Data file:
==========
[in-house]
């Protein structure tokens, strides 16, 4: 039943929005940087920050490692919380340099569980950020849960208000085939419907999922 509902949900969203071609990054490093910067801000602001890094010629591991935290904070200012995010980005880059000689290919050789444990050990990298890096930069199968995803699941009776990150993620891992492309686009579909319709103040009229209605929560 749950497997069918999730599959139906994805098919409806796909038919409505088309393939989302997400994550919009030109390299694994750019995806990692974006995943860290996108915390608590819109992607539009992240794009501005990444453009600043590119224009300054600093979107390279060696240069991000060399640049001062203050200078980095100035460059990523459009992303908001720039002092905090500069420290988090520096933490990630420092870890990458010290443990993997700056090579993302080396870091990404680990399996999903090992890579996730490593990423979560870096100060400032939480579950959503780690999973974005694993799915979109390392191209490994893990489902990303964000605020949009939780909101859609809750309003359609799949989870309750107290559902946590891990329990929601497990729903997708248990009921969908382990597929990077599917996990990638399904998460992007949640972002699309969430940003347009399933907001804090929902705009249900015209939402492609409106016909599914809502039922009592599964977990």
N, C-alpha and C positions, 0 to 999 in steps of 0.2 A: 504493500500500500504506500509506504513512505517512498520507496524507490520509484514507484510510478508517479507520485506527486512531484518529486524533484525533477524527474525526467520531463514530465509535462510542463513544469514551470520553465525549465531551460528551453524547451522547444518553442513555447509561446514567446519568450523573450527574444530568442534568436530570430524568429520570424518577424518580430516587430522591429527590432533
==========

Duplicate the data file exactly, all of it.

[in-house]
């Protein structure tokens, strides 16, 4: 039943929005940087920050490692919380340099569980950020849960208000085939419907999922 509902949900969203071609990054490093910067801000602001890094010629591991935290904070200012995010980005880059000689290919050789444990050990990298890096930069199968995803699941009776990150993620891992492309686009579909319709103040009229209605929560 749950497997069918999730599959139906994805098919409806796909038919409505088309393939989302997400994550919009030109390299694994750019995806990692974006995943860290996108915390608590819109992607539009992240794009501005990444453009600043590119224009300054600093979107390279060696240069991000060399640049001062203050200078980095100035460059990523459009992303908001720039002092905090500069420290988090520096933490990630420092870890990458010290443990993997700056090579993302080396870091990404680990399996999903090992890579996730490593990423979560870096100060400032939480579950959503780690999973974005694993799915979109390392191209490994893990489902990303964000605020949009939780909101859609809750309003359609799949989870309750107290559902946590891990329990929601497990729903997708248990009921969908382990597929990077599917996990990638399904998460992007949640972002699309969430940003347009399933907001804090929902705009249900015209939402492609409106016909599914809502039922009592599964977990």
N, C-alpha and C positions, 0 to 999 in steps of 0.2 A: 504493500500500500504506500509506504513512505517512498520507496524507490520509484514507484510510478508517479507520485506527486512531484518529486524533484525533477524527474525526467520531463514530465509535462510542463513544469514551470520553465525549465531551460528551453524547451522547444518553442513555447509561446514567446519568450523573450527574444530568442534568436530570430524568429520570424518577424518580430516587430522591429527590432533